Your written piece can be in any format or style, and have any kind of subject, so long as it is Halloween-y and knitting/weaving/crocheting/spinning/nalbinding/felting etc... related.

Submit your entry (or entries) by October 20th to enter the contest! The winner(s) will be invited to read their writing on the show! If hearing yourself on audio isn't your thing, you can also choose to have it read for you. And thats it. Just kidding! The first place winner will receive their choice of a wooden knitting needle gauge from Storkurinn, (one of the best yarn shops in Iceland) OR two skeins of pure Icelandic wool yarn!

In the next episode, I'll be joined by a mystery guest (*ooooooo!*) and we will both be sharing our spooky tales with you as well! 

Please submit your entries to thewovenroad@gmail.com by October 20th.

Good luck!

Episode 16: Sustainable and Ethical Yarn

In this episode, I share a brief segment on my first few months living as an immigrant in Iceland, a fantastic new yarn and wine pairing, and some of the top sustainable and ethical large-scale yarn producers.

Green Tea Shawl Pattern in Miss Babs YOWZA

Green Tea Shawl Pattern in Miss Babs YOWZA

Nålbound headband.

Nålbound headband.

11 Problems Only Fiber Artists Have

The Woven Road

The Woven Road

In any hobby, craft, business, or field of study, you have folks that ‘get it’ and folks that 'don’t'. One of the best things about having a crafting friend group is just having someone around to get your ultra jargon-specific jokes, and maybe even laugh at the terrible puns (or is it just me in here?….). When you finally confess to a weird habit you think no one else has, they follow up with “Oh my goodness, ME TOO!”.

Here is a list of some of the top common problems that only fiber artists have.

1: People saying “I can just buy that in the store for way cheaper!” In general, it is difficult for anyone who is a non-crafter to see value in what you do.  A friend or family member sees you knitting or crocheting and says "Can you make me a sweater?!" My response is usually "Lets see, $75 for yarn, average of 100 hours of labor, if I pay myself minimum wage, thats about $800 for your sweater. So, sure!", or "I would be happy to teach you to knit." There are an infinite number of reasons why making your own clothing is better/more sustainable. You're not just sitting there whittling the time away; you are an artist. Your work ought to be respected.

The Woven Road

The Woven Road

2: The “I will hurt you if you talk to me while I’m counting stitches” look. 'Nah mean?

3:  Finding stitch markers or other small fiber-related items that have fallen down your shirt into your bra, stuck to your pants or hair. This assumption isn't confirmed, but I can only imagine how sexy I look and smell when my husband is picking the half-washed fleece out of my hair. 

4: Too many works in progress! But still not enough.  Sure, I have 6 WIP bags, something on the loom, a basket containing a primitive fiber processing half-done, and a bucket full of wet wool.... but this new hand warmer pattern though!

5: Stash guilt. This is also related to the struggle of using stash yarn, but not having quite enough so you need to buy more! 

6: All the bowls in your home become pretty yarn displays and centerpieces. Because yarn and raw fleece is a work of art in itself! And everyone in the household obviously shares this sentiment.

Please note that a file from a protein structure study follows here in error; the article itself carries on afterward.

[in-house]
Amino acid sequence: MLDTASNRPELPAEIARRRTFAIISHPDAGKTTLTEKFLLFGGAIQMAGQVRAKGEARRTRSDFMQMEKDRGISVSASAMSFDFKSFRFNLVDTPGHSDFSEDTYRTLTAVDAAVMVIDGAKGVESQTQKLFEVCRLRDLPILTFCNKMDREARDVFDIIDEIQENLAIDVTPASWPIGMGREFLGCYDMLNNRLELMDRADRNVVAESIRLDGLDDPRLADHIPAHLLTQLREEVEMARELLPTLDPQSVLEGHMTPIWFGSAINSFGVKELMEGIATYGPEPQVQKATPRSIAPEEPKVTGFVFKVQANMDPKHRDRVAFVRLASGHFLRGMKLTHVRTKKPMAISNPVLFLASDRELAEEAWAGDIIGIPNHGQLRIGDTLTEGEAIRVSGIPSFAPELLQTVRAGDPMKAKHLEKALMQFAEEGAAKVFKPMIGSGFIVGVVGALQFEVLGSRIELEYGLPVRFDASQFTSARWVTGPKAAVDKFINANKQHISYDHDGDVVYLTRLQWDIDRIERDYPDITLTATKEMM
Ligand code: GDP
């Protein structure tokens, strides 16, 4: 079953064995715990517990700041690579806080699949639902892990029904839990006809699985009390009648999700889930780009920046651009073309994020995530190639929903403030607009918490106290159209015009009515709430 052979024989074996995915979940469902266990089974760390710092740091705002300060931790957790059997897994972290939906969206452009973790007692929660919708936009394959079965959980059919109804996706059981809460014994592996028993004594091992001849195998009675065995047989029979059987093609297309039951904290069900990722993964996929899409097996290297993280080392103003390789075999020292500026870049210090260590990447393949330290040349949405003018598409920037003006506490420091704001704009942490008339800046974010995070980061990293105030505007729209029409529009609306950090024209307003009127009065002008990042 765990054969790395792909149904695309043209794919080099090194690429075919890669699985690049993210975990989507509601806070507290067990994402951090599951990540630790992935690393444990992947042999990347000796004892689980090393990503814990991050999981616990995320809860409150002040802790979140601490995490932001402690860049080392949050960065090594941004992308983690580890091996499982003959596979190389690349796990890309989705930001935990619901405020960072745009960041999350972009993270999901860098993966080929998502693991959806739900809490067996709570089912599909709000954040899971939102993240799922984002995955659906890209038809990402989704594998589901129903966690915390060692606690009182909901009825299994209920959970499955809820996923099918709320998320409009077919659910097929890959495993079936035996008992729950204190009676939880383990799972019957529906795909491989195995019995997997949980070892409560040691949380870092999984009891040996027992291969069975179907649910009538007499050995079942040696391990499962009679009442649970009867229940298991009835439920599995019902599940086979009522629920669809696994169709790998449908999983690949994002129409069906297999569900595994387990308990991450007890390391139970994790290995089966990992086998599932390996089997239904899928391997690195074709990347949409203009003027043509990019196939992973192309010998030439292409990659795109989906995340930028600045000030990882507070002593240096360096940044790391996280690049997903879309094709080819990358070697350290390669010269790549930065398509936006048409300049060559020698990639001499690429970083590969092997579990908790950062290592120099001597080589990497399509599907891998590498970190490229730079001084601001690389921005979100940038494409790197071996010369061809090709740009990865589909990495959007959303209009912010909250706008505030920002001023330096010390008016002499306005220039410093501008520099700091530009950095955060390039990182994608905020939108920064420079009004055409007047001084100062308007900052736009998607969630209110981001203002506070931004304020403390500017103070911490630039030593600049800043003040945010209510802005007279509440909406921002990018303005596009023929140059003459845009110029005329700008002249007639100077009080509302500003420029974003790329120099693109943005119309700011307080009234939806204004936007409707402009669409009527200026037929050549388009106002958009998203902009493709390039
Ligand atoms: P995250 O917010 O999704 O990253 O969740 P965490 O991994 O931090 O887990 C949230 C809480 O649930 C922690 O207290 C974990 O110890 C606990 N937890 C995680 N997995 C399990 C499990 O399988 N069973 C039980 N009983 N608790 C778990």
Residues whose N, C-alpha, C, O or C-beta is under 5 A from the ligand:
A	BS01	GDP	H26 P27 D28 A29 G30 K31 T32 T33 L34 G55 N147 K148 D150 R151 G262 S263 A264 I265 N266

The Woven Road

The Woven Road

The Woven Road

The Woven Road

7: Project turns out to be the wrong size, so you think of whom you know that it may fit… and your random acquaintance ends up with a gorgeous garment! There are worse things.

8: Weird injuries! Forgetting you put your needles in your hair and poking yourself in the neck or the hand hours later, getting a needle under the fingernail/in the ear, and all of those strange bruises on your hands... 

9: Improvising cable needles and stitch markers; your WIP looks like a combination of a bird nest and a junk drawer

10: When you mistake song lyrics for some textile jargon.

11: Weavers, talking about “tying one on” can really confuse your friends.

What fiber art related problems do you have? Share them in the comments below!

August Update, I've moved to Iceland!

The Woven Road

The Woven Road

Summer greetings!

No, you haven't missed it, I have indeed been unable to record Podcast Episode 16 yet. I've explained a bit in this brief video update, as recorded from outside the Textile Museum in Blönduós, Iceland.

It is all very exciting indeed! I'm so happy to be reporting to you from a place with such a rich history and identity tied to fiber art. 

Hand carved knitting needle box. The Woven Road

Hand carved knitting needle box.

The Woven Road

For now, as I get settled in, unpack my recording equipment (yes I lugged it all over!), get my paperwork squared away, begin my studies, and find a routine, I'll be a bit focused on blogging and enhancing our community by socializing with all of you!

There is a new Woven Road Podcast group on Ravelry, so please join me there. I'd love to get to know more about you and what your jam is!


If you happen to be visiting Iceland, definitely contact me! I always love a friend to go adventuring for fiber with!

The Woven Road

The Woven Road

Episode 14: It's Not A Turmeric

The Woven Road

The Woven Road

In this episode, Meadow shares recent adventures in fleece processing, experiments with turmeric as dye, outlines some historical evidence of mordants, and shares some household and backyard things that can be used to dye yarn!

The Woven Road

The Woven Road


(These are affiliate links. If you would like to learn more about dyeing and prehistoric textiles as well as support this show, purchase a book through these links and I will receive a small commission.)